Vacation Starvation

Hours and burnout are up, vacations down. We gotta get out of this place.


| March-April 2000



I’m at the Milwaukee airport, dueling with a Burger King fish fillet. At the table next to me two guys in suits are immersed in their Whoppers. They’re staring into space beyond each other in the way that business associates do for the lack of nonwork things to talk about, when the older of the two thirtysomethings breaks the silence and this verbatim exchange takes place:

“One thing I’ve been wondering about—vacation,” he says, out of the clear blue. “I don’t know how much I’m getting or how I get it. Is there a company policy on that?”

His partner pauses to think about it, popping a hunk of bun in his mouth. “You got me on that,” he concedes.

“Well, other stuff comes first,” responds his colleague. “Get to that later.” And as suddenly as the thought occurred, it’s gone, his vacation, whatever it was, if it was, just an ephemeral notion between bites of burger.

I thought to myself, Thank you, gentlemen, for providing the lead to my next story, and for neatly summarizing how absurd we are in this land of the overworked and underplayed, where grown adults have not so much as a clue about their own vacation time and where, not surprisingly, we have the shortest vacations in the industrialized world. It occurred to me that it was time for an update on the state of U.S. vacation time and, more than that, way past time for action. So, workers and travelers of the world, unite. Let’s get this taboo topic out of the closet and onto the table of public discourse with a little trip through the sordid state of things-and the official introduction of a new ESCAPE committee, Work to Live, designed to do something about it.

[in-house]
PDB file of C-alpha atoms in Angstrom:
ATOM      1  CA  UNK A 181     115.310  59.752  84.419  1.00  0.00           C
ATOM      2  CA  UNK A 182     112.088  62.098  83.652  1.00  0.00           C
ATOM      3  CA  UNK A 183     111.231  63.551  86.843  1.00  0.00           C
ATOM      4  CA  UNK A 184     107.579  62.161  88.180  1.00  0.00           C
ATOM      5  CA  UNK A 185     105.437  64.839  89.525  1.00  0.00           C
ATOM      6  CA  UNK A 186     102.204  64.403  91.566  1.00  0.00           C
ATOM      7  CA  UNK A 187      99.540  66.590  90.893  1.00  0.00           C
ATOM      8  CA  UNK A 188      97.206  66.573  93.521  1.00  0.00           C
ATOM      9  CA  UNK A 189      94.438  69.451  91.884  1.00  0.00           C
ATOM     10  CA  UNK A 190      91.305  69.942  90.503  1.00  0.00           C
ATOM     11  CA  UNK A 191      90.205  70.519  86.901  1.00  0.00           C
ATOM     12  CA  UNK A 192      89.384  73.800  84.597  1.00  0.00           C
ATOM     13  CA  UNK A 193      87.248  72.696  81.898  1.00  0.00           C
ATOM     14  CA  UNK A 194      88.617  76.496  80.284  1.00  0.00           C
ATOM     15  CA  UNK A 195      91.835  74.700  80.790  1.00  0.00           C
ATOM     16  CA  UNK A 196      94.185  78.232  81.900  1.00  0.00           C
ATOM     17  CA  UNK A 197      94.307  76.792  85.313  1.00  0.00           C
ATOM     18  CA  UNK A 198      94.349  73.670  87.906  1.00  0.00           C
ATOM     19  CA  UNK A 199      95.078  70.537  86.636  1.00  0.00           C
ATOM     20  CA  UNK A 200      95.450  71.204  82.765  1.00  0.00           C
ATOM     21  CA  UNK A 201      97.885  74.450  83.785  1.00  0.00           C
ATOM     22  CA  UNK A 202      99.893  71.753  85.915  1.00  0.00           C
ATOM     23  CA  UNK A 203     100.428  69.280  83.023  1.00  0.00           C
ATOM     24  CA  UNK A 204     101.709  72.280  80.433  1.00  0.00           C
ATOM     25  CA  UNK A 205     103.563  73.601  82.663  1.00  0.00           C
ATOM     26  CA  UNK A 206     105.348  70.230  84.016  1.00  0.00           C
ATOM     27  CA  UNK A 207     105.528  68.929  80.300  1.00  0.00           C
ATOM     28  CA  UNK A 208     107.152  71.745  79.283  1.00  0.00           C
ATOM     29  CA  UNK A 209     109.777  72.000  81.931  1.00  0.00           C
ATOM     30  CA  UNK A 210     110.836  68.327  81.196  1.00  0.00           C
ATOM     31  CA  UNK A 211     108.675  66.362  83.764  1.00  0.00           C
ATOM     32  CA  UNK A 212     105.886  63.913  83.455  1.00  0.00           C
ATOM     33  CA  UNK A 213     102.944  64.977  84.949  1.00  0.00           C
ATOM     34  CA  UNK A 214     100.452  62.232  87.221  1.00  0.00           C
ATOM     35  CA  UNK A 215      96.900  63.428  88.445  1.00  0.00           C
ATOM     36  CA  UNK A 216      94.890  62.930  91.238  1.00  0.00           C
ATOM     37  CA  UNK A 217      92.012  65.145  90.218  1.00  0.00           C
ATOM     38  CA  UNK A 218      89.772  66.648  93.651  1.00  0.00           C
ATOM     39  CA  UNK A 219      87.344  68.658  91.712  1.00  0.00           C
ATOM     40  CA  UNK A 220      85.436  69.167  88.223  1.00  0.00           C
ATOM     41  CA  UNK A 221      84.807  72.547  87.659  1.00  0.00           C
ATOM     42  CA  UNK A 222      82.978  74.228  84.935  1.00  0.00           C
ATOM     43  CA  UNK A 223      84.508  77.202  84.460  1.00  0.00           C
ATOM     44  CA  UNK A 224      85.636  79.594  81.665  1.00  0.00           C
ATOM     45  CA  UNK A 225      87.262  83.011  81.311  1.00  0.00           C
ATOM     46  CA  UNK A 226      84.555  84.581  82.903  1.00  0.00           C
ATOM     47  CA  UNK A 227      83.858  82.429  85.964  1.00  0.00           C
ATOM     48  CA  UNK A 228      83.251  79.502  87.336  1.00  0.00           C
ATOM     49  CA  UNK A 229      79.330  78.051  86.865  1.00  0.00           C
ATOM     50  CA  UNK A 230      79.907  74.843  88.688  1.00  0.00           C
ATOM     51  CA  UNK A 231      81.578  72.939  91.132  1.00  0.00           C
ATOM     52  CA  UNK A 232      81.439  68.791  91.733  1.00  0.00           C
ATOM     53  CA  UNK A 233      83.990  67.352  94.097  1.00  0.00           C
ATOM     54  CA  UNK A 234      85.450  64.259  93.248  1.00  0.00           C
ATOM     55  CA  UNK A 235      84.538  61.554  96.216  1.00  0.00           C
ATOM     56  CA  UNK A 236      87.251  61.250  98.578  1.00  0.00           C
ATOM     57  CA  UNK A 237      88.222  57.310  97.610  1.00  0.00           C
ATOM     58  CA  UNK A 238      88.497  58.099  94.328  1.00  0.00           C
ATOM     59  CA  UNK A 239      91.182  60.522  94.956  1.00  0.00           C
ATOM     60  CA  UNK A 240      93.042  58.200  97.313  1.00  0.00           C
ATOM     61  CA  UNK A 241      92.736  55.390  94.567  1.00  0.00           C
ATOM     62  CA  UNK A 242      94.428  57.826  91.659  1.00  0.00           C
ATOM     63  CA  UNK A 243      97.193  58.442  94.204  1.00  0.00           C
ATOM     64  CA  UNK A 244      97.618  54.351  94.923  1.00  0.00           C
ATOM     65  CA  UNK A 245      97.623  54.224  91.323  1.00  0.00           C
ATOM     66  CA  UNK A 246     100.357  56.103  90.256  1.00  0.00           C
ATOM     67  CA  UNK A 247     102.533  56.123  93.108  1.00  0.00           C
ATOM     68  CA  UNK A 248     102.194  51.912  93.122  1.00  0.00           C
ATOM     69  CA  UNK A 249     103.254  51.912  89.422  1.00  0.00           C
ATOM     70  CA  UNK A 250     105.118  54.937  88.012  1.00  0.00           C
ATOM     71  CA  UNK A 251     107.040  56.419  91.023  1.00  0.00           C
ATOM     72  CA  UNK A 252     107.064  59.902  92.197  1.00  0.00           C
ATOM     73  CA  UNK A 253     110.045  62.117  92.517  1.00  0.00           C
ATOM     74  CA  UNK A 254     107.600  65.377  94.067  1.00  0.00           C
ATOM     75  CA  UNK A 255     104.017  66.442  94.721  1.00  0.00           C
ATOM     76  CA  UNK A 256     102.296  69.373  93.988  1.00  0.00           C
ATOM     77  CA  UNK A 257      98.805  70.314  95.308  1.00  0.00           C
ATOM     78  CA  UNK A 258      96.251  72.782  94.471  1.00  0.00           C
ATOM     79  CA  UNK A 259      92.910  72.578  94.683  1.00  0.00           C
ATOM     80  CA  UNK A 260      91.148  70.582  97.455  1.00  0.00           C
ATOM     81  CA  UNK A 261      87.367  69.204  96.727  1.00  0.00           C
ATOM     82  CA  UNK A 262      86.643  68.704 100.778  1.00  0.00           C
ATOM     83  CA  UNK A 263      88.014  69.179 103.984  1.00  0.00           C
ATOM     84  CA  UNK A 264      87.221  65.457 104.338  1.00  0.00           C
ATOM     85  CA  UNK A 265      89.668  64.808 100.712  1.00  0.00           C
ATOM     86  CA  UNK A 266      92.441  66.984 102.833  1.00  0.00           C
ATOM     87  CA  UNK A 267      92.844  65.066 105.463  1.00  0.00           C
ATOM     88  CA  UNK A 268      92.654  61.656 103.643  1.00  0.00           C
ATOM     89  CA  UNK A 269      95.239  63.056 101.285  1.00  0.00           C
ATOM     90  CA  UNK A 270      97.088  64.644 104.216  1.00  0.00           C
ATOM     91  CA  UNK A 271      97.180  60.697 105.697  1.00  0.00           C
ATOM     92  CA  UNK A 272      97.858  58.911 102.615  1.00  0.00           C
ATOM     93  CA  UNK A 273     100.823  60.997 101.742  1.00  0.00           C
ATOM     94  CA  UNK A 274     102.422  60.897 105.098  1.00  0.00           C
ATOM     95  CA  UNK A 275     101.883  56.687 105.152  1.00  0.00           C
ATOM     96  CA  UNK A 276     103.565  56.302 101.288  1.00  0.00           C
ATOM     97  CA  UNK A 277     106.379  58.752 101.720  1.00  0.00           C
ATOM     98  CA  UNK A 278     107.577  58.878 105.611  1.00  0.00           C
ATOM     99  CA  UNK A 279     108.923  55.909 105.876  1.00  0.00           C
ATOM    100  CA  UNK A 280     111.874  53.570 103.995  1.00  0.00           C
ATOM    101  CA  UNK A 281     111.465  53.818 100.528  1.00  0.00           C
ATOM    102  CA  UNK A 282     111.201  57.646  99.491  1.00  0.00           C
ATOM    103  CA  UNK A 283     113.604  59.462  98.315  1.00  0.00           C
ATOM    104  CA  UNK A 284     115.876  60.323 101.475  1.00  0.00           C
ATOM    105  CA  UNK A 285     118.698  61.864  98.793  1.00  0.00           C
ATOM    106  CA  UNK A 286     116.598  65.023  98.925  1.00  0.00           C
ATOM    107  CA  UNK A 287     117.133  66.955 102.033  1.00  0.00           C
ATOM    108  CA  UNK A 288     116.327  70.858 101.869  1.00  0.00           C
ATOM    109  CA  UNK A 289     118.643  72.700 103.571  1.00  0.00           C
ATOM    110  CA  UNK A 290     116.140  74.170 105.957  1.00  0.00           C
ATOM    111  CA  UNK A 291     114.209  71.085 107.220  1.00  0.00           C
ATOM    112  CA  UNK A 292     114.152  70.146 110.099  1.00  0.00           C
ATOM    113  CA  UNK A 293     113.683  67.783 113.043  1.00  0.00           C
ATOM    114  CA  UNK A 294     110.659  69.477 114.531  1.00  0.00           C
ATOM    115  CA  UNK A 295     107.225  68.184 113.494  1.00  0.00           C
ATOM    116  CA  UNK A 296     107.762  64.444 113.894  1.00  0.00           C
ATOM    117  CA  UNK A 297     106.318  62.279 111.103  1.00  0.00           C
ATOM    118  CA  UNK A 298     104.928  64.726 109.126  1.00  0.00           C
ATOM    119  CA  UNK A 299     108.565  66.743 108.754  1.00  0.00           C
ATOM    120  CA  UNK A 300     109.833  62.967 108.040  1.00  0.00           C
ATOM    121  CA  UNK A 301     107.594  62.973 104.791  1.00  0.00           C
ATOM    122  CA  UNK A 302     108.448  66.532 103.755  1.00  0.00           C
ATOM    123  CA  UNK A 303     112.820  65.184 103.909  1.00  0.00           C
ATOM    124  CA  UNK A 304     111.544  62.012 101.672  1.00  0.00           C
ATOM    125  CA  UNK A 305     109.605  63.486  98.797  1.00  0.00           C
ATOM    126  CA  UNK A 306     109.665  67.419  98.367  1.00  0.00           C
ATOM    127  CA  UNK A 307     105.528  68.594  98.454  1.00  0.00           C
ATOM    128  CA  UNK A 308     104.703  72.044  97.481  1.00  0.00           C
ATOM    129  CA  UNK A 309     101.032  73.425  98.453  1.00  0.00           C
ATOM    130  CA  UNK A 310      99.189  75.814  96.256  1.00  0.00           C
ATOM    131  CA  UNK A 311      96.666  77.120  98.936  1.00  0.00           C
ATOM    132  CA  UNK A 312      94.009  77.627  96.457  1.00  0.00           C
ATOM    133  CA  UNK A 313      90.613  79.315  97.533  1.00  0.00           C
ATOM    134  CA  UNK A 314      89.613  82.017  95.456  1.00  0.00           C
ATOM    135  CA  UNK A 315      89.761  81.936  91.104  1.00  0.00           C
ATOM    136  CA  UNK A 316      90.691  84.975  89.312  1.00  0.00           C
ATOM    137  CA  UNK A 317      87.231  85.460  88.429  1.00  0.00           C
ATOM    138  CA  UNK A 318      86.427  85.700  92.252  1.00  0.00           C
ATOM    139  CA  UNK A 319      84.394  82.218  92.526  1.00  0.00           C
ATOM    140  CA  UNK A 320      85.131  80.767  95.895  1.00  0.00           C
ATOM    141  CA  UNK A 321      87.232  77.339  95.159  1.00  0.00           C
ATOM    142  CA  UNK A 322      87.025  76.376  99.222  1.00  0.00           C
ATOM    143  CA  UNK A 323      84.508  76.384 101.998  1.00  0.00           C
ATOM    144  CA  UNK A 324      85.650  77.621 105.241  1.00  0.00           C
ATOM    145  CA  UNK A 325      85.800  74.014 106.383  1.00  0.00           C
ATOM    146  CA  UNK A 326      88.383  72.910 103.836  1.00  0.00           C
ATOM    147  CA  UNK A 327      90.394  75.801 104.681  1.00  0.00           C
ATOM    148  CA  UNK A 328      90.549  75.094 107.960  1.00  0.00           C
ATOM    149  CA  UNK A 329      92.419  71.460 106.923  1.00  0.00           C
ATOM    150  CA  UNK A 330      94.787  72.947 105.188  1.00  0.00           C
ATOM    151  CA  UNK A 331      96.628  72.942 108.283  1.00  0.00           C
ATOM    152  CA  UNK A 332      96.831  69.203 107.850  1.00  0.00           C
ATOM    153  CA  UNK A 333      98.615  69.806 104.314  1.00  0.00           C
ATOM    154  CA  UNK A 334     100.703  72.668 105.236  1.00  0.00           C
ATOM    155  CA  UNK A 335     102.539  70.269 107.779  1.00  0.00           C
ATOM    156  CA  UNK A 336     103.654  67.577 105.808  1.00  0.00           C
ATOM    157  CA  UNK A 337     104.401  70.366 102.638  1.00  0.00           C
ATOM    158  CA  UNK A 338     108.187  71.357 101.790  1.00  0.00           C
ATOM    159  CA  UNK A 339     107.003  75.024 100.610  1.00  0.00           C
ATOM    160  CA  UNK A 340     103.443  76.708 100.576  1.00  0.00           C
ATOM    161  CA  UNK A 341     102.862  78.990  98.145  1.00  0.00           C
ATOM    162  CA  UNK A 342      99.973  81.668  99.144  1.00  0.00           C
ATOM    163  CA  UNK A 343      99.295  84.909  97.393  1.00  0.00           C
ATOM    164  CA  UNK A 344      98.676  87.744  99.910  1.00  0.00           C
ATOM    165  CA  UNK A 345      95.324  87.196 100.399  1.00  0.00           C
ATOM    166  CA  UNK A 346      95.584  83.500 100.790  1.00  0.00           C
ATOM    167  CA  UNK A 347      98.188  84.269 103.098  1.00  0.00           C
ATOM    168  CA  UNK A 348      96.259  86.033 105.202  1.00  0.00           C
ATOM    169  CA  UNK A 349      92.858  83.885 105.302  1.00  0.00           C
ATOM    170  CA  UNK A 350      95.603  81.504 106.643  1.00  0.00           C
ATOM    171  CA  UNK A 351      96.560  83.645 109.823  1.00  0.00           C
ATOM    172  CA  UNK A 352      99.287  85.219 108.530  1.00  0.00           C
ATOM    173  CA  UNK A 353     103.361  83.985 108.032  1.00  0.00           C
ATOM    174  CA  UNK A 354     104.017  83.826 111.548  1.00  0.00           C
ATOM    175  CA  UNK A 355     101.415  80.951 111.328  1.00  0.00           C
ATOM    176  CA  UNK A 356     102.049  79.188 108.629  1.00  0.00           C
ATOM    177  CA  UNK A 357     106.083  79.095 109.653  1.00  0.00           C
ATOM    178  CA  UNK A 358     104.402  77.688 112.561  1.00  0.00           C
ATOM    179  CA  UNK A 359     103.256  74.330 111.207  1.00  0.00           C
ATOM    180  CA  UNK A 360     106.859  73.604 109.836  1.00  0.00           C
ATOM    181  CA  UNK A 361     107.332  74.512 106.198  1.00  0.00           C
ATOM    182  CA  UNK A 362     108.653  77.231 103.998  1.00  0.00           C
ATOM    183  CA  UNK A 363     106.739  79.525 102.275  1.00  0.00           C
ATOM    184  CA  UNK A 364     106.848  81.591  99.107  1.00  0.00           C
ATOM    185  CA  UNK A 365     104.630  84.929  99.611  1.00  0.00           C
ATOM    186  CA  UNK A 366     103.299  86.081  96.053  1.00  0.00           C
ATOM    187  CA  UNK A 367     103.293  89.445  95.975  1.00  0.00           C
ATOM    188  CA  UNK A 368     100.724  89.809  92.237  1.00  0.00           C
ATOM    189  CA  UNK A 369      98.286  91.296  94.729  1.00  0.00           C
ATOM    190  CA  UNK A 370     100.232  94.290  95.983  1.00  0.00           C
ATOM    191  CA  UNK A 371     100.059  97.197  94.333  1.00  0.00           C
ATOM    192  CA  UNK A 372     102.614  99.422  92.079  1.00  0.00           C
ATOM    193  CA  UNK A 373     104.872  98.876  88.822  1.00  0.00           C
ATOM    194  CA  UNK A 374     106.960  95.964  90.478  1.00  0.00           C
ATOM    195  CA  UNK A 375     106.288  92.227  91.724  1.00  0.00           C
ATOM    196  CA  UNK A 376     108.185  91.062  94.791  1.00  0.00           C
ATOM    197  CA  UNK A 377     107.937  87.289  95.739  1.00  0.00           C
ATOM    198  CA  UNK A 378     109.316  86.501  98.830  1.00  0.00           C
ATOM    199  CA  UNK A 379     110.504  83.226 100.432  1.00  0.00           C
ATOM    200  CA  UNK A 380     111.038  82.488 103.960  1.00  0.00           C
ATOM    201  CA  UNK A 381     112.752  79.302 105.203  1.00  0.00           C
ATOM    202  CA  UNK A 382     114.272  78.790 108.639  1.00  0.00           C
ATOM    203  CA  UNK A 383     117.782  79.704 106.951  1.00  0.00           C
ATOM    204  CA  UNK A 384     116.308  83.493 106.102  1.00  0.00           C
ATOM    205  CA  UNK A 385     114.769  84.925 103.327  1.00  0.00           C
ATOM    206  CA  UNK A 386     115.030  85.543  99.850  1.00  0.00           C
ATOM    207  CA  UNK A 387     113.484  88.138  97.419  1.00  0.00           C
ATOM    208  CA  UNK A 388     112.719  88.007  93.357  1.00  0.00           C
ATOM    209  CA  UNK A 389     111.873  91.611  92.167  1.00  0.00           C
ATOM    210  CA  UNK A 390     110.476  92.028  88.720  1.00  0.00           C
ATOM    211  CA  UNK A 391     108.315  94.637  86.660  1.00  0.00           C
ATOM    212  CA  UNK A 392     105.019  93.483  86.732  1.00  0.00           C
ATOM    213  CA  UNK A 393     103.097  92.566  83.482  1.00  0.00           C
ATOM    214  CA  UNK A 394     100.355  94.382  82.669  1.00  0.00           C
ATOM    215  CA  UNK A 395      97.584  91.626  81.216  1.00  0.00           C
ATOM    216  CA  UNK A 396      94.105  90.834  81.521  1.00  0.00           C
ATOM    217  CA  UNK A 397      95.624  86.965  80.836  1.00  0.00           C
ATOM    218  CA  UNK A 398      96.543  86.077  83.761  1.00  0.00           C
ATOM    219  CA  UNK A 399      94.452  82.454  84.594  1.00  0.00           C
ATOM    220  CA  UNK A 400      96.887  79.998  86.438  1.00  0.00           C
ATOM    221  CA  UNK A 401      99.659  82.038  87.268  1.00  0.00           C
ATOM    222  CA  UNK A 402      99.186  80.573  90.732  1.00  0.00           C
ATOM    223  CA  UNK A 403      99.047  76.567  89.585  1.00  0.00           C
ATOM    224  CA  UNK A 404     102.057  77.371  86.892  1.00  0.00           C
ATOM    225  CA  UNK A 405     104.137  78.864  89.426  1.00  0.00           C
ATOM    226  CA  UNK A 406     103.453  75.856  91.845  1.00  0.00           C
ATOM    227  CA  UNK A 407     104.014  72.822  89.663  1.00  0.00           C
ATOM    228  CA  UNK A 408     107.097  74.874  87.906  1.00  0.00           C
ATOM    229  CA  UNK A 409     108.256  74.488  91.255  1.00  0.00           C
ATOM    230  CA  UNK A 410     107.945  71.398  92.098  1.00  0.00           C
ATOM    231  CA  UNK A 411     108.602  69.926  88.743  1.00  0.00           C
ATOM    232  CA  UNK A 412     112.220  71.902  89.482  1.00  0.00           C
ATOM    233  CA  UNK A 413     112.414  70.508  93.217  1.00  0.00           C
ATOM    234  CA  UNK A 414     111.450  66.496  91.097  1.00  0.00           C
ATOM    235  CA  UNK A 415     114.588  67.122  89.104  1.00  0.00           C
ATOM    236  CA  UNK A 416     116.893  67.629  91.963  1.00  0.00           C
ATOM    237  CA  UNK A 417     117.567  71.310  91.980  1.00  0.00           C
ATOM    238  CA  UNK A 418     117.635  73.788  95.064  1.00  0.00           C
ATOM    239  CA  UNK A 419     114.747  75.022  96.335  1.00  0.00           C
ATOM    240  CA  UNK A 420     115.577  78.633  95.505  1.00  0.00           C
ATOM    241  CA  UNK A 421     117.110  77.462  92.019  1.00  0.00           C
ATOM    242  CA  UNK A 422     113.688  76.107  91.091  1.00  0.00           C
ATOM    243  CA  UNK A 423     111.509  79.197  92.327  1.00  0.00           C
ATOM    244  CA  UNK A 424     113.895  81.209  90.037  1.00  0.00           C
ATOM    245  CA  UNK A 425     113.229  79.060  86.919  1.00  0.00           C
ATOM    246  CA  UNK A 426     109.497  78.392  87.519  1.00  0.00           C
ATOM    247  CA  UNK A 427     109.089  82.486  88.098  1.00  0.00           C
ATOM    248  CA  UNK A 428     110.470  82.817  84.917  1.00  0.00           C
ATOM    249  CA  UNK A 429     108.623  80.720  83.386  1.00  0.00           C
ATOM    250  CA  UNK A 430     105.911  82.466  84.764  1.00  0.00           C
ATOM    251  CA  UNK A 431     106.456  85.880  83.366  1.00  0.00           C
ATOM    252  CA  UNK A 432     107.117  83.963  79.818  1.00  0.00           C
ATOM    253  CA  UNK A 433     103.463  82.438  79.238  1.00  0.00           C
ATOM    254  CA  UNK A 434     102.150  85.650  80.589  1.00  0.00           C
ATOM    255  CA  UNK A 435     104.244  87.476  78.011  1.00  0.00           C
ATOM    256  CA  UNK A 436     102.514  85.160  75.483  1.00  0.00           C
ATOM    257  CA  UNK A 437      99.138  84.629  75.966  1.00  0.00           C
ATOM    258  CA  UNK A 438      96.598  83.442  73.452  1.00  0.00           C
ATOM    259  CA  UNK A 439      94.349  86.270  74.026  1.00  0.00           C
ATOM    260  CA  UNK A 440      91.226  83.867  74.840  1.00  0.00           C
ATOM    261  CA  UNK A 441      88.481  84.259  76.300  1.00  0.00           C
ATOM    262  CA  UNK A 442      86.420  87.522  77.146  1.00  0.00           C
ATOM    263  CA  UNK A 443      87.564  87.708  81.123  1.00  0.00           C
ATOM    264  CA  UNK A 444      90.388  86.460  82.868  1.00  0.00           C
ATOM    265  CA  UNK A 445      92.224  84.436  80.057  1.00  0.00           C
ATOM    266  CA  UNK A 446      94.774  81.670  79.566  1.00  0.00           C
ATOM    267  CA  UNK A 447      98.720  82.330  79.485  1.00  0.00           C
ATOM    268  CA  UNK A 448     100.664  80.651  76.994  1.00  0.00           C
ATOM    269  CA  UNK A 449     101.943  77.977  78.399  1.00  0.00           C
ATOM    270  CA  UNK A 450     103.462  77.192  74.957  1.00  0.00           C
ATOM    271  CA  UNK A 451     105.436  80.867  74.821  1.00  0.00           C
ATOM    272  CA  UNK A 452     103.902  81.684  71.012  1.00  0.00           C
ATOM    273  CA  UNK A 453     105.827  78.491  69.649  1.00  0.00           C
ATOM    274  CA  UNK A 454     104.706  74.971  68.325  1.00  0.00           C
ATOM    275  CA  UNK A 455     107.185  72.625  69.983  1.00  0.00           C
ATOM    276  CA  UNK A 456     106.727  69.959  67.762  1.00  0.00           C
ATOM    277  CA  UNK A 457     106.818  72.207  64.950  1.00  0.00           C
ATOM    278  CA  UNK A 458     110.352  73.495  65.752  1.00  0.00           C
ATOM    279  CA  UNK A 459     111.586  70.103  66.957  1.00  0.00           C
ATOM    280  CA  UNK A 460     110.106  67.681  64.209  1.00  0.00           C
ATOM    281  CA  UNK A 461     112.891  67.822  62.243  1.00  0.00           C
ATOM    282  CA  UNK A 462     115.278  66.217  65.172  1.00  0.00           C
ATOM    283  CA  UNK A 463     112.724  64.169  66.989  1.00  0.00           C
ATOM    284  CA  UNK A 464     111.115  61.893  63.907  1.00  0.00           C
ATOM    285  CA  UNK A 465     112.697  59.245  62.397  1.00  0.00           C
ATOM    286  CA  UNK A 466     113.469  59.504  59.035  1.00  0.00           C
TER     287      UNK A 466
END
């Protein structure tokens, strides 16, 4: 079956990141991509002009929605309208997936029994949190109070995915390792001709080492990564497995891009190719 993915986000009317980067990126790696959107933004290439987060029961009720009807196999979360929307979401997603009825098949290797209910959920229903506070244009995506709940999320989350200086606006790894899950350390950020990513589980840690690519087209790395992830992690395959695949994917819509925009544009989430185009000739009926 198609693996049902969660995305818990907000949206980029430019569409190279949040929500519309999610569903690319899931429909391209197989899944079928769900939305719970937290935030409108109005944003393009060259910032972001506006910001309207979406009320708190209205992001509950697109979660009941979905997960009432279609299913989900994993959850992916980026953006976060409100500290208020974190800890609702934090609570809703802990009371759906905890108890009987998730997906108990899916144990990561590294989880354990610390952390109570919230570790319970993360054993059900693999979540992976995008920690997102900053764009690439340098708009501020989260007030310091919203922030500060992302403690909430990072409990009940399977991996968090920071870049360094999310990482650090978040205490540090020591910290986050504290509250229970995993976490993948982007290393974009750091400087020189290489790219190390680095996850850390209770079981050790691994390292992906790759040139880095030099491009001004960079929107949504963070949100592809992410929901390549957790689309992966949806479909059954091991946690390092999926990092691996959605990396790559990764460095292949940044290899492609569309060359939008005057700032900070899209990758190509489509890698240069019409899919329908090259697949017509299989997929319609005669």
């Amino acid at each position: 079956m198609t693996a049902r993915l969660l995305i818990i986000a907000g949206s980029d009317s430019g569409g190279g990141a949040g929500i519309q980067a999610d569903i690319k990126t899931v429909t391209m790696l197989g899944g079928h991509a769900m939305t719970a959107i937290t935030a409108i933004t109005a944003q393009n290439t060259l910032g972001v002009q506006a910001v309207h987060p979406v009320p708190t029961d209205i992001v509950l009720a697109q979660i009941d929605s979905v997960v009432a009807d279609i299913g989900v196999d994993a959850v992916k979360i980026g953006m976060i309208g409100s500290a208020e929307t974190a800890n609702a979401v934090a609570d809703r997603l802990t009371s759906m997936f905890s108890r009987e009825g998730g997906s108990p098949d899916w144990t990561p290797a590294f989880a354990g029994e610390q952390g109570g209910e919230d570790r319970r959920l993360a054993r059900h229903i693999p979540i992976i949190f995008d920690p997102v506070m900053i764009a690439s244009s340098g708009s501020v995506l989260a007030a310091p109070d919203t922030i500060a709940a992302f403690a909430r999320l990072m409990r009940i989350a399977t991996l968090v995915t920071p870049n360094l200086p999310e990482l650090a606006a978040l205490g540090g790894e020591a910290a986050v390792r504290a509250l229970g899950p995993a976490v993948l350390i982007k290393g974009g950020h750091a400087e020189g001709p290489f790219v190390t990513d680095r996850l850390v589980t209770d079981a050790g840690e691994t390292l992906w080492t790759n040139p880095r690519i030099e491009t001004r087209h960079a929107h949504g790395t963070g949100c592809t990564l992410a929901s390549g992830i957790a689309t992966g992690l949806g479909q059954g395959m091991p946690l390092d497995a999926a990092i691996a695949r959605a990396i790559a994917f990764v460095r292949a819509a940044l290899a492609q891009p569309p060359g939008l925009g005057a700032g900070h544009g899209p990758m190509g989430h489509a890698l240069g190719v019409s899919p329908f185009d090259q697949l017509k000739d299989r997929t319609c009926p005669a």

About six years ago, I wrote an article entitled, “Why Germans Get Six Weeks Off and You Don’t.” I learned then, as anyone will when meeting Europeans on the road, that the Germans, Brits, French, Danes, Dutch, Italians, Belgians, Austrians, Swedes, Finns, Norwegians, Spanish and Swiss—plus the Australians, in a league of their own—get two to three times the amount of paid leave a year that grindstone Americans do, allowing them to gallivant the globe for four to six weeks a year and leaving us with drool on our faces and the distinct notion that something’s rotten in Wal-Mart.